Archive for the Prose Category

The Heart Beats, The River Runs (working title)

Posted in Fiction, Prose on September 11, 2011 by melissa merin

I went to the river this weekend, got home a few hours ago.  Sat down to write this.  It feels a little out of control.


Barbara was sure that the joy left her face for good the moment Gary collapsed on the floor of the River Run Saloon. One could hear her desperate plea – Gary? Gary? Gary! – up and down the river, and probably all the way to the floor. The trout would scuttle this way and that, confused by the sonic scream from the dining room. Pieces of shale were hastened toward metamorphism as the echo of his name loosened them from their dark grey slabs. Glasses rattled on their shelves as everyone else stood stock still, afraid to do anything but gape in awe of Gary’s giant body, lifeless on the floor.

Across the river and down about 50 yards, three friends stopped frolicking in the glacial tide of the river and scurried to the shore. Unaware, for the moment, where the sound had come from, each felt naked (which they were), and terrified. A certain alienation swam through each of their veins when, for that one moment, the moment of Barbara’s wailing, they each wondered if they were safe with the others. They listened as the terror above thawed and one person called 9-1-1 while another ushered children out onto the grassy lawn behind the saloon and still a third, cool headed woman demanded that everyone take some steps back.

Back in the Saloon, Barbara’s husband smoked cigarette after cigarette at the edge of the dining room. The sound of Gary’s body falling to the floor had shattered any hopes he had that Barbara and Gary were only friends, only creative partners. Barbara never panicked at pain, never swooned in agony at death. Barbara had seen death most of her life, which is why she and her husband decided, on their fiftieth birthday, to move to River Run, Population: 93. With her savings from the hospital and his hands weary and withering from running his father’s carpentry business, they knew that they could lead a simple and quiet life. Barbara would no longer have to tend to the dead and dying, and Robert could fish and do a little carpentry on the side. Robert thought of these plans now as he stared at Gary’s massive chest. He’d been the most powerful man Robert had ever met – the kind of man who could fell a redwood with just an ax and maybe some whiskey. The kind of man who could send his wife into hysterics.

The ambulance drove quietly into town. No sirens, only flashing red lights. Neither speeding recklessly, nor honking at stoned, sun-scorched twenty-year old men loitering in the middle of the narrow two lane road. The paramedics pulled in slowly and parked the bus carefully, a respectful distance from the door. The waitresses of the River Run Saloon had already draped Gary’s body with a table cloth. As the medics lifted him into the bus, one enormous brown, calloused hand dropped to the side. Barbara thought he was waving.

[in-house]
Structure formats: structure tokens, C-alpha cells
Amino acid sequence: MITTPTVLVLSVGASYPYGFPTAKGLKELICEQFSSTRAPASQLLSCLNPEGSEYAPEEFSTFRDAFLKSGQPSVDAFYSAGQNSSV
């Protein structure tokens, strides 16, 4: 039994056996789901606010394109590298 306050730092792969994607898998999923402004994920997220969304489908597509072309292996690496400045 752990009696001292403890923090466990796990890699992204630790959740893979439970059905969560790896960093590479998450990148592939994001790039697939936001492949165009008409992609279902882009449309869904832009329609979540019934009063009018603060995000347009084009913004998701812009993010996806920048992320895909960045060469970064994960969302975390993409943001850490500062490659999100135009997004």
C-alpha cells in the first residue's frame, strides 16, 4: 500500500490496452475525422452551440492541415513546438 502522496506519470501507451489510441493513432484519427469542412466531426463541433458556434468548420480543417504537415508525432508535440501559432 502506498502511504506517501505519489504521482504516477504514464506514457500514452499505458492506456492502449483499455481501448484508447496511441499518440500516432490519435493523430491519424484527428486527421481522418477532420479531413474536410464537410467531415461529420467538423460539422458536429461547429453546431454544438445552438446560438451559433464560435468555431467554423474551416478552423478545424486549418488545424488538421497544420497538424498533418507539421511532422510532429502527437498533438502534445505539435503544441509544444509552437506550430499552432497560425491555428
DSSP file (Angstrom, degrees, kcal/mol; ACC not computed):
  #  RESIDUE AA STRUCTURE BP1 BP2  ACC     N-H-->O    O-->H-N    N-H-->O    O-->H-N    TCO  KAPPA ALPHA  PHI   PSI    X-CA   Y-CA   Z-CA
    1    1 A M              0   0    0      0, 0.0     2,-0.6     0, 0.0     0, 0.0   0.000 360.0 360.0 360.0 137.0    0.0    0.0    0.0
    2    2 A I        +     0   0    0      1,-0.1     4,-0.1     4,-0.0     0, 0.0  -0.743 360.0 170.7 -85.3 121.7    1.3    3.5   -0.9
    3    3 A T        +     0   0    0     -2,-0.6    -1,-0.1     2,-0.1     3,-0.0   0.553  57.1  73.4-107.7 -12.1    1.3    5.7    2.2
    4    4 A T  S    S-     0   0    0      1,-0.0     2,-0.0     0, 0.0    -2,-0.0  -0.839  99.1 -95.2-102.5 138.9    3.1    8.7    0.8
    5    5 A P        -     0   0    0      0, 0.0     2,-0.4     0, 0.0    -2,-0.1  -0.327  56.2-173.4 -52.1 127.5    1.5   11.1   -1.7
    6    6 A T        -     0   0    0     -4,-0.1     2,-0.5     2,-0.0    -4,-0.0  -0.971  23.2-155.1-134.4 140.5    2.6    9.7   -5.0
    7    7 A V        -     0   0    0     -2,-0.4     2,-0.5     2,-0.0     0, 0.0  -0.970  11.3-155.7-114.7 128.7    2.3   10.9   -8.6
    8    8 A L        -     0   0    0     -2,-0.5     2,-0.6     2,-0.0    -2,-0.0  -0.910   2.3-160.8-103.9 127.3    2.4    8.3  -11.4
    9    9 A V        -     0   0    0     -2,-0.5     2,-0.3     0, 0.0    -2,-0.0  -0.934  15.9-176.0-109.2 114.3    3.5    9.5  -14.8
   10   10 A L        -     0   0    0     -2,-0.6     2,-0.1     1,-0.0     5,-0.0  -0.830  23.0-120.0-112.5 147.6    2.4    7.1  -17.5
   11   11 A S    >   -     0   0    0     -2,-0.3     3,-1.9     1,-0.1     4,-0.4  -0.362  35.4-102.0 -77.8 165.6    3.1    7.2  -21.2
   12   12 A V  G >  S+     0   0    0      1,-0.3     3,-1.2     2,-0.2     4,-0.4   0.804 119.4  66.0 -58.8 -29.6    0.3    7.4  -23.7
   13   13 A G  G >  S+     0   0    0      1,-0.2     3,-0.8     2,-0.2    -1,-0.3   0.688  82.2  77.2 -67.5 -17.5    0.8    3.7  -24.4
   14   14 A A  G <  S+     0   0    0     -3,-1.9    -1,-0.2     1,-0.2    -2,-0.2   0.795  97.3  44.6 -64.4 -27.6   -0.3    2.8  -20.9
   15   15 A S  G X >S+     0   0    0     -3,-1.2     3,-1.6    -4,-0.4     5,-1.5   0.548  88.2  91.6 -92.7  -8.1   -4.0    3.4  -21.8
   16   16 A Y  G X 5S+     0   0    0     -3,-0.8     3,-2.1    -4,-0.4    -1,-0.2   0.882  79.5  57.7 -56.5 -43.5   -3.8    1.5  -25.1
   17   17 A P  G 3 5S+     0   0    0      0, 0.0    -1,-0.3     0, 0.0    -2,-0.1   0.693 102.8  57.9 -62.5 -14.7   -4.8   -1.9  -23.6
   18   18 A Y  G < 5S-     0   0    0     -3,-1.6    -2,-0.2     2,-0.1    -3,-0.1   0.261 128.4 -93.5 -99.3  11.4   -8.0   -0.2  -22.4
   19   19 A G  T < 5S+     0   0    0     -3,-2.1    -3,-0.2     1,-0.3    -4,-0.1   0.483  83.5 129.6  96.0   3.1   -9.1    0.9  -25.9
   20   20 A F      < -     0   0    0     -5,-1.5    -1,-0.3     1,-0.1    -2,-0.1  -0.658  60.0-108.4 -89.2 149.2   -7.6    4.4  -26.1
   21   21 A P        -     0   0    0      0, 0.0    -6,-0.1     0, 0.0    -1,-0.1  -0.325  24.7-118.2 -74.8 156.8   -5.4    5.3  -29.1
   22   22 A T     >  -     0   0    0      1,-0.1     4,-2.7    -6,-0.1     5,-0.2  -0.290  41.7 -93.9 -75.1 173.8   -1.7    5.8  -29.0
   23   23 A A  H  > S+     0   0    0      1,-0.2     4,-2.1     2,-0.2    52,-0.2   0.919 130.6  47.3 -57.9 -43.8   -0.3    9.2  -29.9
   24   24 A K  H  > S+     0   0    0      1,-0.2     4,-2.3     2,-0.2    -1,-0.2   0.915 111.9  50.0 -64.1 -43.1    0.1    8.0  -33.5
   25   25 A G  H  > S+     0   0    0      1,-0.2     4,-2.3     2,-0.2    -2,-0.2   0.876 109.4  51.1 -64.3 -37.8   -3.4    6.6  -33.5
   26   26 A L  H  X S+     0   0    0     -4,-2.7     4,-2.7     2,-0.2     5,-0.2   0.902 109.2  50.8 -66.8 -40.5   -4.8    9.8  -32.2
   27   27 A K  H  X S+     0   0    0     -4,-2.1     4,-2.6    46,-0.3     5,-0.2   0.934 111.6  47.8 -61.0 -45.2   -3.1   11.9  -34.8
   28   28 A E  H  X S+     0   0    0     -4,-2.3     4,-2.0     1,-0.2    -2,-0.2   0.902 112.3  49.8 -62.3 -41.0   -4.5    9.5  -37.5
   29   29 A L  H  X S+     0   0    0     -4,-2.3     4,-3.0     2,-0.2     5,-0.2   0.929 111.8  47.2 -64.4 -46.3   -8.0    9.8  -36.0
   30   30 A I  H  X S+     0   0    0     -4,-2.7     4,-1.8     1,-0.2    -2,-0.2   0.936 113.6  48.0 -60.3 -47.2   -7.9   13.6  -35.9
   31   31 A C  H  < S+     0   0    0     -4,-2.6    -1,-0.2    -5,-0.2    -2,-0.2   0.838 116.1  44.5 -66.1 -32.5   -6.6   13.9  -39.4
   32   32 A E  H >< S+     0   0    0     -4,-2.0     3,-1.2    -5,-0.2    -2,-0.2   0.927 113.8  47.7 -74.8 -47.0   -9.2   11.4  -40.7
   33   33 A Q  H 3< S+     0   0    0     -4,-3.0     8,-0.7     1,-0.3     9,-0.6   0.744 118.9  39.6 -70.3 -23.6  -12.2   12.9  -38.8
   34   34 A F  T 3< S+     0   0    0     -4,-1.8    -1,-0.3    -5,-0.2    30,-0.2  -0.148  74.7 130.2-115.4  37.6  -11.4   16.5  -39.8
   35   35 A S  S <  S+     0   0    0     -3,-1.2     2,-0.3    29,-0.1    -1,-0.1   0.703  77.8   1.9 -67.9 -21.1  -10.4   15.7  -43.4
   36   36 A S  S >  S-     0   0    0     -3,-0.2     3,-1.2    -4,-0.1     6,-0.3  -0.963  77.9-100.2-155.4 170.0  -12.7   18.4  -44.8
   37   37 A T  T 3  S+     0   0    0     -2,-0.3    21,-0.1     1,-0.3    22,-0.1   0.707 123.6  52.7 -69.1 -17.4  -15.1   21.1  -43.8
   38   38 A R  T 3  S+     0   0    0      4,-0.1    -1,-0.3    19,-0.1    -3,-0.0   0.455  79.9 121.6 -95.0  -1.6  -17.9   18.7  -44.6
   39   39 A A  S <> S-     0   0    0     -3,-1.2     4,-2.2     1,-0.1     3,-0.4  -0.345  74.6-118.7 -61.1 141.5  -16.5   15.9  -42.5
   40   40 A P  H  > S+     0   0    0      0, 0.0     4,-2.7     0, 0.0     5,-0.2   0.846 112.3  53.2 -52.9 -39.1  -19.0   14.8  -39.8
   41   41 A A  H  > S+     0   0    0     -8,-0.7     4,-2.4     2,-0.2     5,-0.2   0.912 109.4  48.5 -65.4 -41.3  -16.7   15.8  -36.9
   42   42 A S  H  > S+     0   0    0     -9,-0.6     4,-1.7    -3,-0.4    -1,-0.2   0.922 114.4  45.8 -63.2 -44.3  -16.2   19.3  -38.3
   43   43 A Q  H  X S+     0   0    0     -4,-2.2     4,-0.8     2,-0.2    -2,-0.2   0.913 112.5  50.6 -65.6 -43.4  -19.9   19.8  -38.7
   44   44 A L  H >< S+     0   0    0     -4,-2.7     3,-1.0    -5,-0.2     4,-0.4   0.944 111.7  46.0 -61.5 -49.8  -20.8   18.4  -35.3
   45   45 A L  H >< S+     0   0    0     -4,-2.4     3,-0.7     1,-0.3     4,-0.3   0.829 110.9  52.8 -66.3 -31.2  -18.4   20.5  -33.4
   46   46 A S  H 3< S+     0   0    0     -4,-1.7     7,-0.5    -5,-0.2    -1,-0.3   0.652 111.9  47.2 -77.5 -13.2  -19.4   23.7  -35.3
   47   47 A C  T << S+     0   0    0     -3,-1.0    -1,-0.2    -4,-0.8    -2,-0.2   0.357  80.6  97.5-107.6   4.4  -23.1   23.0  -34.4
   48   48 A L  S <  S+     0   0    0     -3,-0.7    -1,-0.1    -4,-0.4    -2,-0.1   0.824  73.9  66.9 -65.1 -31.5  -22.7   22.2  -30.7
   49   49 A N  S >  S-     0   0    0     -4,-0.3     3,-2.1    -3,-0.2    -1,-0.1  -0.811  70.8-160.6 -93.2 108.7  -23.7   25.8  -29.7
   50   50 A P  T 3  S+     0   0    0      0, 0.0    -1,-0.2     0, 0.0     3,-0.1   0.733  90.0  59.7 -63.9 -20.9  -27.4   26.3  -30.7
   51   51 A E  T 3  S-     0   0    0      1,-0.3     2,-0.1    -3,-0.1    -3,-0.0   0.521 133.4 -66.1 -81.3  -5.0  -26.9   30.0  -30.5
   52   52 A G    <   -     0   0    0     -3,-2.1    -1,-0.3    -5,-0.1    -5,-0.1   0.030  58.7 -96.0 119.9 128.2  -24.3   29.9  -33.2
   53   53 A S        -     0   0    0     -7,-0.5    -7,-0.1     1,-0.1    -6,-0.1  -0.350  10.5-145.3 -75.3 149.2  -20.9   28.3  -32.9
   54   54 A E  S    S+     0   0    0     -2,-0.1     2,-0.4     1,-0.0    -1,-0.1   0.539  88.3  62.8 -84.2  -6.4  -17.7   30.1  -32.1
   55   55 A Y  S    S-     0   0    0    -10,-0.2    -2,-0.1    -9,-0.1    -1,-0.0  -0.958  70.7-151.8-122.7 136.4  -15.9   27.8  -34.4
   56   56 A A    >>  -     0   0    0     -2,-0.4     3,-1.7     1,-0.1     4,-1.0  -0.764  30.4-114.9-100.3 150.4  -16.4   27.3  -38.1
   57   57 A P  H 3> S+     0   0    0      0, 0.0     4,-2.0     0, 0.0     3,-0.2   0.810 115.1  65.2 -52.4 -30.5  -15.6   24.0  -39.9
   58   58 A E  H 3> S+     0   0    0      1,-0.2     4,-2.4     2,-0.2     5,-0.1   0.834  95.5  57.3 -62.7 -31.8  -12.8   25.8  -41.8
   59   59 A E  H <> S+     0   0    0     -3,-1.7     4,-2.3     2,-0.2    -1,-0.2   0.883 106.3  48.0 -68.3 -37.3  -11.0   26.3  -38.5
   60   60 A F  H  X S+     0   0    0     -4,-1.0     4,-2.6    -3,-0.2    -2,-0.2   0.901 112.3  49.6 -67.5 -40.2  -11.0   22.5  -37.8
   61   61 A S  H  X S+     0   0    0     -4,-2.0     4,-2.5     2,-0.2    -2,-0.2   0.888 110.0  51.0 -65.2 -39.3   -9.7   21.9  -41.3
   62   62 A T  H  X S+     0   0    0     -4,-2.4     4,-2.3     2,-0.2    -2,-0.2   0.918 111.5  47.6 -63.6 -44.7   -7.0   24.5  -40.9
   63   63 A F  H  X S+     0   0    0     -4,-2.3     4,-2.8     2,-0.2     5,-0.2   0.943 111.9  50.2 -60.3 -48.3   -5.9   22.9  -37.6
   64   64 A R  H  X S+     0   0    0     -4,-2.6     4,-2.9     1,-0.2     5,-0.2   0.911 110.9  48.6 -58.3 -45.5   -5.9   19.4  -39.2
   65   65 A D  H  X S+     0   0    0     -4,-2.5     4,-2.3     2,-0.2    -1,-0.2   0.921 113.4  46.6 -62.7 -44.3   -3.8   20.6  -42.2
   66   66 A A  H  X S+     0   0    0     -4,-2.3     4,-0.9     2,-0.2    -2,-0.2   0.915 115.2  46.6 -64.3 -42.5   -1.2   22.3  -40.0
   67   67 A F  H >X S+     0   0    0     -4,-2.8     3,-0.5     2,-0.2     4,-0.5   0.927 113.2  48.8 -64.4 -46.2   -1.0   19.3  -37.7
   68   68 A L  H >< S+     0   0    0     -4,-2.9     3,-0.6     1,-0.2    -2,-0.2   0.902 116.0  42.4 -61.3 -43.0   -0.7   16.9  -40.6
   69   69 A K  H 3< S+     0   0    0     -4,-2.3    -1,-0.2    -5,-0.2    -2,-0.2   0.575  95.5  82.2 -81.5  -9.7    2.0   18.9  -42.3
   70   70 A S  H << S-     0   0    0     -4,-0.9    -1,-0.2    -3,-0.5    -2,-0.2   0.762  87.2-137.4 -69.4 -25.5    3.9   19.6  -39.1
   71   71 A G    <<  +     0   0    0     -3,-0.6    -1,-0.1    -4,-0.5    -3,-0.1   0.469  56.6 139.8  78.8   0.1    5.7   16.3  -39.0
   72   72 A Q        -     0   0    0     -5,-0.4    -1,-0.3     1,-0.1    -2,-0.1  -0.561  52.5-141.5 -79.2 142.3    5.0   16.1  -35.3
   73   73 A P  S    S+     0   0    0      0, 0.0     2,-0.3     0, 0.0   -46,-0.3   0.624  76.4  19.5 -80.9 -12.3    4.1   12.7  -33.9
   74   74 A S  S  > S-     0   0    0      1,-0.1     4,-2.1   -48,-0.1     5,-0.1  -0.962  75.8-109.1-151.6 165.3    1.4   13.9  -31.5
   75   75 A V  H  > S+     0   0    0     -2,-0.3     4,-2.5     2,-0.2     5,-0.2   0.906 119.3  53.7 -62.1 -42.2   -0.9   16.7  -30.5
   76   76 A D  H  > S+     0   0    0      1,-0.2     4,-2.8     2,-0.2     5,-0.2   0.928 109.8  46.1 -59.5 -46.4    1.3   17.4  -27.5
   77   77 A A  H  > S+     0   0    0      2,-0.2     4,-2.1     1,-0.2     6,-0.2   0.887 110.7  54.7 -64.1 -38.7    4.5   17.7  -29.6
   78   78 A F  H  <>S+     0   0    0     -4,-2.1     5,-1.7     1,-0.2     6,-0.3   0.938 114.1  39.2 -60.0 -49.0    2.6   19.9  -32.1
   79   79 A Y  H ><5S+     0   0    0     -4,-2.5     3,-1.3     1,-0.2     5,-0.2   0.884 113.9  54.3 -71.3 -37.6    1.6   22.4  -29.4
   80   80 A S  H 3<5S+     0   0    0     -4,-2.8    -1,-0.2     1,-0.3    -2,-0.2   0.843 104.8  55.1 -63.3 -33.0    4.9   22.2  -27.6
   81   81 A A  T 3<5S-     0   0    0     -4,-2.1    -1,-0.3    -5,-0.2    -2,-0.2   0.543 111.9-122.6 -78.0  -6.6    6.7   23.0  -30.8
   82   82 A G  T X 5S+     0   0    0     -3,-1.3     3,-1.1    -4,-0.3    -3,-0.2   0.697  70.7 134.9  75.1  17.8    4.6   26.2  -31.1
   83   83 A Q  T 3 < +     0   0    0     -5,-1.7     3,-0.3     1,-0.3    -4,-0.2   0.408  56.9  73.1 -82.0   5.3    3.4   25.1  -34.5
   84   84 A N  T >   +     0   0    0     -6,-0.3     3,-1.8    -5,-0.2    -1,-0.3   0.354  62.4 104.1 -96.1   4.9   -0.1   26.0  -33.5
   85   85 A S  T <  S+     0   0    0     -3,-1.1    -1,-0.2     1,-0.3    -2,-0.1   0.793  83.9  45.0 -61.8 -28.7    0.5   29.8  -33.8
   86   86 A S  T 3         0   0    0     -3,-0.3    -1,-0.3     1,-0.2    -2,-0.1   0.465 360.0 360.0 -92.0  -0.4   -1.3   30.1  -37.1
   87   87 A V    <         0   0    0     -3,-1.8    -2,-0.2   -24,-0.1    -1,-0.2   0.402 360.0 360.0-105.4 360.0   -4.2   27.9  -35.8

She watched streams of light rest across the curtain of pines atop the tree line. The sun was falling. She held herself with both arms tightly across her chest and leaned solidly against the oak door frame. Even the frogs and the crickets and dragonflies seemed to honor the quiet. She could hear Robert pacing in his shed, rummaging through his carefully organized drawers full of tools and nuts and bolts. He chiseled a piece of wood. Then the sound of his lighter. The faint breeze carrying his smoke to her nostrils. She hadn’t smoked a single cigarette all day. Inhaling deeply, Barbara closed her eyes to remember the day Robert nailed the final nail in the door frame and carried her over the threshold to their new cabin and new life. The scents of the freshly cut pine and oak boards in the studio built especially so that she could paint. Each shelf, each pane of glass laid by Robert’s hands. She opened her eyes and it was now truly dusk. Robert watched her back from the kitchen. He hadn’t touched her all day.

Robert soaked his hands in lemon juice and warm water for hours the night before the service. He scraped layers of soft dead skin from his hands with a pumice stone. To look dignified. The same way he had when he first drove to the town to make a bid on the land. Barbara thought of this as she watched Robert tying his brand new black tie. His hands were softer now and shiny, yet his finger tips were still not sensitive enough for the delicate intricacies of tying his tie. Before he could throw it off of his neck, Barbara walked wordlessly to him and finished the job. She let her hand rest on his chest and felt his heart skip a beat. Gripping the front of his shirt quickly, she exhaled, looking only at the new wrinkles she had created. Robert didn’t remove her hand.